Doughnuts are one of the trickier sweets to get a handle on in Japan.
While chains such as Mister Donut stand tall and foreign imports like Krispy Kreme have enjoyed some time in the spotlight, the circular snack has proven quite tough for just any restaurant to try out. Even Seven-Eleven Japan, when it tried to pair its successful coffee with doughnuts a couple years back, flopped.
Accordingly, all of the places in Tokyo that do serve doughnuts focus on making the finest version they can. Some keep it simple, with offerings that emphasize basic flavors and freshness. Others get fancy, creating treats with Instagram in mind and experimenting with flavors. Some even manage to make fried dough healthier — well, a little bit, at least.
A good doughnut maker keeps customers surprised by the types of circular treat it has. Hocus Pocus (Hirakawacho 2-5-3, Chiyoda-ku; hocuspocus.jp) in the Nagatacho area does variety better than other establishments in the city. Heralding itself as a “doughnuts laboratory,” experimentation is key to what it does at this spacious store. The people making the doughnuts don’t follow any one method of cooking them, and the lineup of items on sale changes practically everyday.
Fiddle-faddling with recipes doesn’t mean much if the end result fails to taste good. Hocus Pocus’ best offerings are fruit-flavored, with the blueberry and citrus creations among the most satisfying desserts you are bound to find in Tokyo (especially when topped with crushed nuts). Still, you can’t go wrong with its chocolate doughnuts, either. Pair them with a cup of coffee from Little Nap Coffee Roasters, available in-store, and you’ve got yourself a great afternoon pick-me-up snack.
Doughnuts and coffee are a classic pairing, and the Harajuku collaboration between Higuma Doughnuts and Coffee Wrights (Jingumae 4-9-13, Shibuya-ku; higuma.co) offers excellent examples of both.
On the doughnut side, Higuma has relatively simple but crave-eliminating flavors such as sugar and kinako (roasted soybean flour), alongside sweeter creations such as the rich Chocolate Dippin’ and Honey Mascarpone. Keep an eye out for seasonal creations — currently a nice, tart Summer Orange doughnut. You can also visit Higuma’s solo shop in Meguro if you want to forego the caffeine (Takaban 2-8-21, Meguro-ku).
Simplicity wins over at the tiny but memorable Haritts (Uehara 1-34-2, Shibuya-ku; haritts.com/home) Tucked away in a corner of Yoyogi-Uehara, it doesn’t pump out a ton of doughnuts — when it sells out for the day, it’s done.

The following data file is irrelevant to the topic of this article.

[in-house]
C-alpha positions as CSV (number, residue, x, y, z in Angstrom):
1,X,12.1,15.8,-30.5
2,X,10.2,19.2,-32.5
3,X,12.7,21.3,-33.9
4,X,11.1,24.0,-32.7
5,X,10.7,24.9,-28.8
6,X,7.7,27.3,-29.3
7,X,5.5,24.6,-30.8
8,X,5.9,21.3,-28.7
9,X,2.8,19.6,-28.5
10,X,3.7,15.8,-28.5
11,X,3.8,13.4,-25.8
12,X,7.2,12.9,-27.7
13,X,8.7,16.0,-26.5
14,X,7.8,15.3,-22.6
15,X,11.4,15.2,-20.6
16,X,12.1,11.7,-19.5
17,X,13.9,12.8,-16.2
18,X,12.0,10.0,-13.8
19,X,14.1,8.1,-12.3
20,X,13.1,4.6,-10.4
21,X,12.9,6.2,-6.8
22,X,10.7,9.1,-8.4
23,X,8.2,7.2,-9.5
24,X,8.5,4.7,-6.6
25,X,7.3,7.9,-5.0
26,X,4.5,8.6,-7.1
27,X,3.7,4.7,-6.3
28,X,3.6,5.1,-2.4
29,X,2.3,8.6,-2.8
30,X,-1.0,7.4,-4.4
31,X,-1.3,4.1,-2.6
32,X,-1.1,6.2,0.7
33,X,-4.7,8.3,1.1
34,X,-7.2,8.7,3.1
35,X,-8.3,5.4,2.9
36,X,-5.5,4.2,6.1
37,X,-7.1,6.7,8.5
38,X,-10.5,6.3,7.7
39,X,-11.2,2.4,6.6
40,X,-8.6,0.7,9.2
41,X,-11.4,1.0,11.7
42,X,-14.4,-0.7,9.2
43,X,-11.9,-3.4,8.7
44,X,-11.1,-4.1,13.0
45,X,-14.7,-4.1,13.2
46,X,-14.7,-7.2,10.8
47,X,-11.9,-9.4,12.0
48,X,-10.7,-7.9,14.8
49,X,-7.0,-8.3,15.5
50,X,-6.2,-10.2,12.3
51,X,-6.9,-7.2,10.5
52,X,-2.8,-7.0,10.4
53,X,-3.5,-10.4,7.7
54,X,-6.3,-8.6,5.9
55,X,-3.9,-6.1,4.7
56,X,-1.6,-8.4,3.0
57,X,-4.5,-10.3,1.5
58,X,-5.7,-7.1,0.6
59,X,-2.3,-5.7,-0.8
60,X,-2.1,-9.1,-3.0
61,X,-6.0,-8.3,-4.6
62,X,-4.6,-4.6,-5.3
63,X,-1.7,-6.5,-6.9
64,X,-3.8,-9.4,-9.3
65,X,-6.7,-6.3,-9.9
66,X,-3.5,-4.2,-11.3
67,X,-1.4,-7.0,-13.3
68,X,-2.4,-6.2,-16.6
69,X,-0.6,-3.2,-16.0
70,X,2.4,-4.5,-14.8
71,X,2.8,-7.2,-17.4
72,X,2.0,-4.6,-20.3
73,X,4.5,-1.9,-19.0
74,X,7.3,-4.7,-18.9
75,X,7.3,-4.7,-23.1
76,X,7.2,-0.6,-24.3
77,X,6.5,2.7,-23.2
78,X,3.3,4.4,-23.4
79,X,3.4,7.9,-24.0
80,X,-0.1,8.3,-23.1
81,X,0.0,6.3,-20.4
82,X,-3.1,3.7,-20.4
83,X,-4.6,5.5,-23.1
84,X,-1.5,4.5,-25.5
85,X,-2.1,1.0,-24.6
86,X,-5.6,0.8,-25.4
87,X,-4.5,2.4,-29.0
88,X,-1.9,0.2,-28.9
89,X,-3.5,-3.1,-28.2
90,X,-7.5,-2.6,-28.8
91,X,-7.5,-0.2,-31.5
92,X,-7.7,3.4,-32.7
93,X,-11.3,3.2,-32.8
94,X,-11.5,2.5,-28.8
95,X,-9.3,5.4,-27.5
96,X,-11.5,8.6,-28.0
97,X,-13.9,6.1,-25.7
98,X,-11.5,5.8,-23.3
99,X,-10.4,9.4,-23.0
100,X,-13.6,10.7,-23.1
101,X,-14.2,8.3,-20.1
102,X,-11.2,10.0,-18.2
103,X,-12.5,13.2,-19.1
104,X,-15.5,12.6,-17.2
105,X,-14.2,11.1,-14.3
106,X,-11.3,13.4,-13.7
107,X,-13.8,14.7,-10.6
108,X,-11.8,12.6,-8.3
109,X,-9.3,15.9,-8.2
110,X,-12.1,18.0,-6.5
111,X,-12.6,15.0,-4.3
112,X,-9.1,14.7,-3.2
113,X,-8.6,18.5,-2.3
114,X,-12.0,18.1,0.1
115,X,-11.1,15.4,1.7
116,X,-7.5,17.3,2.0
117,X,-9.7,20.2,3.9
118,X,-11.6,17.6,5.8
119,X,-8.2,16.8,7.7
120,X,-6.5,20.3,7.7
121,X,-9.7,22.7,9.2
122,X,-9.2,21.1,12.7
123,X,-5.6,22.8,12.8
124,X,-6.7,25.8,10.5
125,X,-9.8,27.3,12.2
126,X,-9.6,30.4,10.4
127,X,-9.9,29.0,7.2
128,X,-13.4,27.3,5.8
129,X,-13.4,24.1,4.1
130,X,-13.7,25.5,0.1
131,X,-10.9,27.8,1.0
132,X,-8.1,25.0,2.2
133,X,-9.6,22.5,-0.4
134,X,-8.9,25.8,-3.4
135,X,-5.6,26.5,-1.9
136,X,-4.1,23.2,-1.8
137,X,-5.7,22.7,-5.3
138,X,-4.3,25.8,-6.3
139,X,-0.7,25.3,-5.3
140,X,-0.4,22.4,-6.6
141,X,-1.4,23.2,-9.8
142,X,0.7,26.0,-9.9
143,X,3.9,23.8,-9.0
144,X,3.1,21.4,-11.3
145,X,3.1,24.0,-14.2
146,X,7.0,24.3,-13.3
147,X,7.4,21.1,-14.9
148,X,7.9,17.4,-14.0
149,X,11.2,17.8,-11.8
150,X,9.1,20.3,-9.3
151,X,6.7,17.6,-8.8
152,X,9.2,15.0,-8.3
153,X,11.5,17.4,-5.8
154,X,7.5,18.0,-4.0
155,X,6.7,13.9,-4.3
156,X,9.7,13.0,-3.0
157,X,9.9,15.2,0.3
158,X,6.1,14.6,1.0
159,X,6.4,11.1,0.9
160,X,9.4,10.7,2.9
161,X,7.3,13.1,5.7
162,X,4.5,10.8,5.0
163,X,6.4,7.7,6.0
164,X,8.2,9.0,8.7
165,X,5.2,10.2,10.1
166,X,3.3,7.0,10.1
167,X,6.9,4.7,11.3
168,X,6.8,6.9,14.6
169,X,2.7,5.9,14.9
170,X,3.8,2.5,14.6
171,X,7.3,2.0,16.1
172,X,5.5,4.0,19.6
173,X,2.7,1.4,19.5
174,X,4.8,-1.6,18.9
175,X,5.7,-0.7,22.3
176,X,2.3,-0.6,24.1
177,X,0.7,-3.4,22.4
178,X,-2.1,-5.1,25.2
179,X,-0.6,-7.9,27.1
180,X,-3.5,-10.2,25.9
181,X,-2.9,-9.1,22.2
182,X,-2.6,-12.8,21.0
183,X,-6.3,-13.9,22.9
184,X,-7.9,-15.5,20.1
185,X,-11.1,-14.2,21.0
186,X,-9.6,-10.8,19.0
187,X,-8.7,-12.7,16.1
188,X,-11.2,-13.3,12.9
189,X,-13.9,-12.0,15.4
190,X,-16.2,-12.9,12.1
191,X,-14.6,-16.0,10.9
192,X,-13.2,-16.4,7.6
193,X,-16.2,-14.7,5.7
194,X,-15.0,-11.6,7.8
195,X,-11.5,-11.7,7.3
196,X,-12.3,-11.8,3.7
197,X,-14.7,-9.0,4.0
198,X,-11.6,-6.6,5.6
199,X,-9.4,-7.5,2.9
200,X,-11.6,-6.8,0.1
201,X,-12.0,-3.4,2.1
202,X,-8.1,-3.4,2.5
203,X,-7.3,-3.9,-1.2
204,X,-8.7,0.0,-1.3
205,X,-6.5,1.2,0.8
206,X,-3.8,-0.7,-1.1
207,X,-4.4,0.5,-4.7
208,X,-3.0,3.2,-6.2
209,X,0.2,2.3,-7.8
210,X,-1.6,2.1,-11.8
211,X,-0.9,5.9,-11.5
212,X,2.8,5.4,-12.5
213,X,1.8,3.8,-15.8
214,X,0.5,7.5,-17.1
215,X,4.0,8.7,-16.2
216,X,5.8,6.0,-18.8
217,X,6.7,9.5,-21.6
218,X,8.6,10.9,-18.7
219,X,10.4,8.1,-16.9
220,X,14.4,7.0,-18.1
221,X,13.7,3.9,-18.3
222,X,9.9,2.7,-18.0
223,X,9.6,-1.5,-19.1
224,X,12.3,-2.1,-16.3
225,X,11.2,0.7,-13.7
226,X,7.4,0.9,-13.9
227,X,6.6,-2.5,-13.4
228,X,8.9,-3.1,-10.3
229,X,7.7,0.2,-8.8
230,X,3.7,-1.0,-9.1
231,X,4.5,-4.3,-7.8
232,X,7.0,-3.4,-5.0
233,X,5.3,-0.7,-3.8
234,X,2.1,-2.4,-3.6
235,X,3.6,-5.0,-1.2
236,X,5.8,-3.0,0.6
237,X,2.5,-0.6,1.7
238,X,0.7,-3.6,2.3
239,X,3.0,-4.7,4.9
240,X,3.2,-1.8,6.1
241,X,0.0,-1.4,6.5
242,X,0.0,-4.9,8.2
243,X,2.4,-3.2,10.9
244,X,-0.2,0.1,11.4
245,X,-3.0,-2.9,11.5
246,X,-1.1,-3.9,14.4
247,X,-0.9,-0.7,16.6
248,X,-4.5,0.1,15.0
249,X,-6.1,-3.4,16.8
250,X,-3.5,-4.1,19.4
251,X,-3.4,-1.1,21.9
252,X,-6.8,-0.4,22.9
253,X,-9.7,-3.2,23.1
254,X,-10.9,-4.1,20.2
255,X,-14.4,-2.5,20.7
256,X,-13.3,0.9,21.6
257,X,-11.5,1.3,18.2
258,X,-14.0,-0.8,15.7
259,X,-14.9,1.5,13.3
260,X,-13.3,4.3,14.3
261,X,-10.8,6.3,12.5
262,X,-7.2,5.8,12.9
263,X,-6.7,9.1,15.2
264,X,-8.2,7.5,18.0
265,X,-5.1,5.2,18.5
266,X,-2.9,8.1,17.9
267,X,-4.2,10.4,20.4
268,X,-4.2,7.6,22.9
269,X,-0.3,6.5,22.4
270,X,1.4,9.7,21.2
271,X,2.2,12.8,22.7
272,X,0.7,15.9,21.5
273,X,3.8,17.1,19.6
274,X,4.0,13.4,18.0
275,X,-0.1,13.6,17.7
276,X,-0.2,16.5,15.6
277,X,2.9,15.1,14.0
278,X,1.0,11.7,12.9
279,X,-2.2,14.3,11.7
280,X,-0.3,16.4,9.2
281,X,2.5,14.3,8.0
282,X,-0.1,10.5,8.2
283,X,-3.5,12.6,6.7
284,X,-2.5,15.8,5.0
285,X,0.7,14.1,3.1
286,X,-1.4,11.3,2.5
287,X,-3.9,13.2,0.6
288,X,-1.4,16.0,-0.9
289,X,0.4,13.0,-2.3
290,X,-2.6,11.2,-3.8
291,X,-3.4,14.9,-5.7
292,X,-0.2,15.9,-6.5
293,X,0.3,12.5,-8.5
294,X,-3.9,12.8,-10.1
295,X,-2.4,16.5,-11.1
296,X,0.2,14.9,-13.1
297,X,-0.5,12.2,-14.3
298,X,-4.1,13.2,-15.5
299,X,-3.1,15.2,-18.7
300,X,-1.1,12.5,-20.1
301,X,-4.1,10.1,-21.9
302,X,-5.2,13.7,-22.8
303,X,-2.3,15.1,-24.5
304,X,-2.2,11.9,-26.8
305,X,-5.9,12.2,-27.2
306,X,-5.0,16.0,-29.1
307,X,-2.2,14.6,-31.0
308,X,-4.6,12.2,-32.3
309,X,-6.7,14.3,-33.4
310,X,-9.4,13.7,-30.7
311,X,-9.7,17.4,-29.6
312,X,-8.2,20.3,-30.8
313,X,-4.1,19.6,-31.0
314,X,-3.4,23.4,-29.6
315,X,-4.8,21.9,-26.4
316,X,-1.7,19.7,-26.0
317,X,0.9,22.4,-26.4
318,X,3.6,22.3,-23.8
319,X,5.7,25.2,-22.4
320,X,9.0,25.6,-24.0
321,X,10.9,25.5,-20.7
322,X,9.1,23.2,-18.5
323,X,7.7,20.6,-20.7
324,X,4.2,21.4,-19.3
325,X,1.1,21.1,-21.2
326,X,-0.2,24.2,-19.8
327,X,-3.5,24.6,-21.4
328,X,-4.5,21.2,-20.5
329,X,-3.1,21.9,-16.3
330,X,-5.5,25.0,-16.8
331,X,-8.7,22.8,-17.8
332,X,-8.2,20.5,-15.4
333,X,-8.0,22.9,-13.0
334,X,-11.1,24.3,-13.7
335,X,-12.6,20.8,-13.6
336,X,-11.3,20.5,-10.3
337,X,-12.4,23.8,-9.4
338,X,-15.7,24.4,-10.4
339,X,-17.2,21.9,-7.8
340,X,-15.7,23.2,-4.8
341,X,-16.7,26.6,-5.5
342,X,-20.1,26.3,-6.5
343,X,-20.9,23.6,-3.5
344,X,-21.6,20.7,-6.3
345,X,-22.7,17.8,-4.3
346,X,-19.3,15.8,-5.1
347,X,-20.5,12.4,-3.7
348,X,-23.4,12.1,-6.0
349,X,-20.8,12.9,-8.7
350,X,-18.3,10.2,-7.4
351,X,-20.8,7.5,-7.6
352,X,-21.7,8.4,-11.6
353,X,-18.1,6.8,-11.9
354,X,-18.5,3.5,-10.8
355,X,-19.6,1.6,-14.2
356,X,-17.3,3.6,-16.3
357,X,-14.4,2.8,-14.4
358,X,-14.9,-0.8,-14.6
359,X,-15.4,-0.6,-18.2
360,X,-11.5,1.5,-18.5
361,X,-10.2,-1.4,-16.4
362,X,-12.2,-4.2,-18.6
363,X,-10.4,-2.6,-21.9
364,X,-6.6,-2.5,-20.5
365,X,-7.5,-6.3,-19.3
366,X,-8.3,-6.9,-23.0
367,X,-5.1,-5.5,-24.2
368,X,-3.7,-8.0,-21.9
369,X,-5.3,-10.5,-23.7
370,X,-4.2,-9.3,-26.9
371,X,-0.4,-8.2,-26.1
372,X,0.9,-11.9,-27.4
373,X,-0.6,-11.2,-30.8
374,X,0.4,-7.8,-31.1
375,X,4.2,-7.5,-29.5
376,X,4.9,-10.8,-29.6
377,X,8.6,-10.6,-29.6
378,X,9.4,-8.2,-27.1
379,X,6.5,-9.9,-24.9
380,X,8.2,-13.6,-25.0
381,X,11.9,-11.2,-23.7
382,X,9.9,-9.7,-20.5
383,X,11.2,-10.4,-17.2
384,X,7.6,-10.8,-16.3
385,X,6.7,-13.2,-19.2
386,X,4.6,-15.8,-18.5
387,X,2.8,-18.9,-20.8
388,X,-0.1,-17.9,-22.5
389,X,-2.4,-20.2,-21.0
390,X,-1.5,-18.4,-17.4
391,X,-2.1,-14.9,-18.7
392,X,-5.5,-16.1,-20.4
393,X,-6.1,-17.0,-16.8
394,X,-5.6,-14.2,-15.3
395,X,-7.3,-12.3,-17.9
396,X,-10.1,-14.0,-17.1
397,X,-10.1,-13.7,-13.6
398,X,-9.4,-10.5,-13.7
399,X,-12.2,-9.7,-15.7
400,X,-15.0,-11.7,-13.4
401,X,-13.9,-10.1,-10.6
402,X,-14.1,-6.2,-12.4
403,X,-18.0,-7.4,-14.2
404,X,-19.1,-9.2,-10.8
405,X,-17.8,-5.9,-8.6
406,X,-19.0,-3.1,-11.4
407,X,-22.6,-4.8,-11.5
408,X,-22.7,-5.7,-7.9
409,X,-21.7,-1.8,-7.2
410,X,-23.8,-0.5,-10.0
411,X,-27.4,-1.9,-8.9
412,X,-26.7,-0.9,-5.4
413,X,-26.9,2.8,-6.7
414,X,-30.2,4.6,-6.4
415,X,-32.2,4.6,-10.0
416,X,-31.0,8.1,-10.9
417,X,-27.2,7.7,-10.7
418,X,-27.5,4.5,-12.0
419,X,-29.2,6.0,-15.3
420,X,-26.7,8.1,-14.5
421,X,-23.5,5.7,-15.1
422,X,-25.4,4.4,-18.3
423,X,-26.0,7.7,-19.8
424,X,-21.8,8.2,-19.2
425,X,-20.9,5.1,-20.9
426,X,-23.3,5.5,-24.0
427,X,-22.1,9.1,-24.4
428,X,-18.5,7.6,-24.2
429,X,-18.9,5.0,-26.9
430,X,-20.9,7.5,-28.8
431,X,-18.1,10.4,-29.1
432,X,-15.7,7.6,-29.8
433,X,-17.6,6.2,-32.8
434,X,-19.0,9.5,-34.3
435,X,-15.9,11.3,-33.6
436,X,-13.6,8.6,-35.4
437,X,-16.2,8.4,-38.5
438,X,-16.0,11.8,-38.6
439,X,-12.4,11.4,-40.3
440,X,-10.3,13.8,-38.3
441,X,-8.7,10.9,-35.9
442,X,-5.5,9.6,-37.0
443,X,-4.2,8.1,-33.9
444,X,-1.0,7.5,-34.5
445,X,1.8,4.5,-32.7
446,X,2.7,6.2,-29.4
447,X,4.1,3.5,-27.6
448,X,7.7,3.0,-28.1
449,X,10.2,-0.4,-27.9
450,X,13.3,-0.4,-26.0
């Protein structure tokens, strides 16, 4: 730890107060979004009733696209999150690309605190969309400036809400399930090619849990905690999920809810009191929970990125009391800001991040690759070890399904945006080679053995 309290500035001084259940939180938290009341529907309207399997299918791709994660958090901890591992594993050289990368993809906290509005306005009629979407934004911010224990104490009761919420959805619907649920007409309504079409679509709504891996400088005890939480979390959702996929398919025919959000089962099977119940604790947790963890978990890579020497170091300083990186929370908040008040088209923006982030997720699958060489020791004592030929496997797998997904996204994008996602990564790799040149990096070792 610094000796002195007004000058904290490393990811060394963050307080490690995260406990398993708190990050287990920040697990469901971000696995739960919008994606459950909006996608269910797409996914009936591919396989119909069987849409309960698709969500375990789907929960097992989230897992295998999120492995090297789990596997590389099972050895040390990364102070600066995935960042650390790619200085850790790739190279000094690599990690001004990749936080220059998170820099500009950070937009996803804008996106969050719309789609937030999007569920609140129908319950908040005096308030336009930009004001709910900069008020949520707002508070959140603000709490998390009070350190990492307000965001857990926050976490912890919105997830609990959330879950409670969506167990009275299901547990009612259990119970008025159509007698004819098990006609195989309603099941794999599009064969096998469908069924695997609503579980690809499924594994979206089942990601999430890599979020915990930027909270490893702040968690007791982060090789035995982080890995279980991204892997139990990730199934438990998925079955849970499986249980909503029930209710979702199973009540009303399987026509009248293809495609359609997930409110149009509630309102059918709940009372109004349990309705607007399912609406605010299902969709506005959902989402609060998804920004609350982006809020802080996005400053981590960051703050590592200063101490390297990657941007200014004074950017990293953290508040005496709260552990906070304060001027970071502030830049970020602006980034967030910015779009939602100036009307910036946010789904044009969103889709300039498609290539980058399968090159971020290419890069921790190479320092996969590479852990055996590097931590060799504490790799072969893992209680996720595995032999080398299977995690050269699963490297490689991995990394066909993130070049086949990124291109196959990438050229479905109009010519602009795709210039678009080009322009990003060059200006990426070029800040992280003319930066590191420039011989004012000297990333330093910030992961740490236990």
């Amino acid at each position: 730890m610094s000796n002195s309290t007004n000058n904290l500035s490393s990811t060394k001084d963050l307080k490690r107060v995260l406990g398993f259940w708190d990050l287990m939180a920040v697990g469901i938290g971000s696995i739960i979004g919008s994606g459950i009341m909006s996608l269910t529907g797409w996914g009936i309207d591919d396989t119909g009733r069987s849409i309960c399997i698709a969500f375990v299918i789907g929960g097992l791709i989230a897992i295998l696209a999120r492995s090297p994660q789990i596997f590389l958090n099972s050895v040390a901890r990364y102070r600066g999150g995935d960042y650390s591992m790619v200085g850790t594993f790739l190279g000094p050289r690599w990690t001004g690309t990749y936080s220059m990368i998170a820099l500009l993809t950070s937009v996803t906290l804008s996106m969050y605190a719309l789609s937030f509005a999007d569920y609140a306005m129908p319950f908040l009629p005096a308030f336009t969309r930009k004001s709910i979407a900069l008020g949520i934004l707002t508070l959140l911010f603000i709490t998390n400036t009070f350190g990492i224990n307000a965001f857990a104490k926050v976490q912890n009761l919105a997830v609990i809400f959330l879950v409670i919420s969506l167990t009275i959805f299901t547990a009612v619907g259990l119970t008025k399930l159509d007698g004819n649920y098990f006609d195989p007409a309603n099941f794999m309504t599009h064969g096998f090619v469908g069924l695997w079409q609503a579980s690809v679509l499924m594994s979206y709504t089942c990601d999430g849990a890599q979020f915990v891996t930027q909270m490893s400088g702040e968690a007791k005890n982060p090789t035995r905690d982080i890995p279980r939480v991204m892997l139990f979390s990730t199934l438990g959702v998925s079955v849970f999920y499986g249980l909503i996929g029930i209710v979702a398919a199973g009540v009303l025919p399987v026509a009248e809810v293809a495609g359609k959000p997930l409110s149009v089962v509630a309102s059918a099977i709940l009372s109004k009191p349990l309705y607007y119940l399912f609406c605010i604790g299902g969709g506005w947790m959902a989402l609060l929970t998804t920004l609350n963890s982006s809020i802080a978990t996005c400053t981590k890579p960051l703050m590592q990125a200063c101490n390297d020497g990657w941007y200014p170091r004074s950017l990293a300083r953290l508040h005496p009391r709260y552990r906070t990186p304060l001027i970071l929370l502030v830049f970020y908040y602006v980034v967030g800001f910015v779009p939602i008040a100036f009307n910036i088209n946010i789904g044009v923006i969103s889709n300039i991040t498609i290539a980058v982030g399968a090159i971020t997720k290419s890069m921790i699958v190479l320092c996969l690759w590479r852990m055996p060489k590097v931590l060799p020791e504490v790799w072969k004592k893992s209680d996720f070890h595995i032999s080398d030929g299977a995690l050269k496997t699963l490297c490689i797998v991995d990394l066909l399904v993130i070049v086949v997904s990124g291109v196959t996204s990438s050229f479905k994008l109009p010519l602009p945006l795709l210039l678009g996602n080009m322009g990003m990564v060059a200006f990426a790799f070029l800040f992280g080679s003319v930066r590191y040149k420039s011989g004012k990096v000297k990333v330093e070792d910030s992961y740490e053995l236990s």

Doughnut presentation here is simple, but flavors such as cream cheese, green tea and pumpkin truly deliver, making an early morning trip to this cozy shop more than worth it.
Doughnuts should never really be considered a healthy treat, even when stores prepare them in slightly more health conscious ways. Still, if you want a little indulgence that won’t leave you feeling too much dietary shame, head over to Ogikubo for a soy doughnut from Ikkyu Donatsu (Kamiogi 1-6-4, Suginami-ku; ikkyudonut.com). These doughnuts may be made from soy, but when fresh out of the fryer they taste just as delicious as any “normal” doughnut.
If you find yourself in Meguro, swing by one of the six Hara Donuts branches in Tokyo (Shimomeguro 5-2-16, Meguro-ku; haradonuts.jp) for a wider selection of soy-based doughnuts, including some lovely limited-time confections.
Who wants to be healthy at every moment, though? These are doughnuts, after all, so for those at peace with the carbs and sugar, hit up Dumbo Doughnuts and Coffee (Azabujuban 2-17-6, Minato-ku; dumbodc.com). It sells big, fluffy New York-style doughnuts that aren’t afraid to tip the calorie count. Highlights include lemon poppy seed, passion fruit and the particularly luxurious salted chocolate caramel.
Dumbo’s sweets, with their vibrant coats of frosting, have also become a staple on many folks’ Instagram feeds. If you want to wow your friends, buy a coffee and put the donut on top of the cup — It’s a social media-centric shot bound to get some likes.
Another photogenic option is a doughnut from Floresta Nature Doughnuts (various locations; nature-doughnuts.jp). This chain of stores scattered about the capital and beyond does sell your classic sugar or chocolate doughnut, but it has gained attention over the years for doughnuts iced to resemble an assortment of woodland creatures and other cute animals.
They don’t just look adorable, but also taste delicious, highlighted by flavors such as milk, coconut-chocolate and salted caramel. It’s also worth giving Floresta’s natural ice cream and, until Aug. 31, the kakigōri shaved ice a try.
Whatever you choose, Floresta is a great example of a nationwide chain going the extra step to give an already quality product that special touch.
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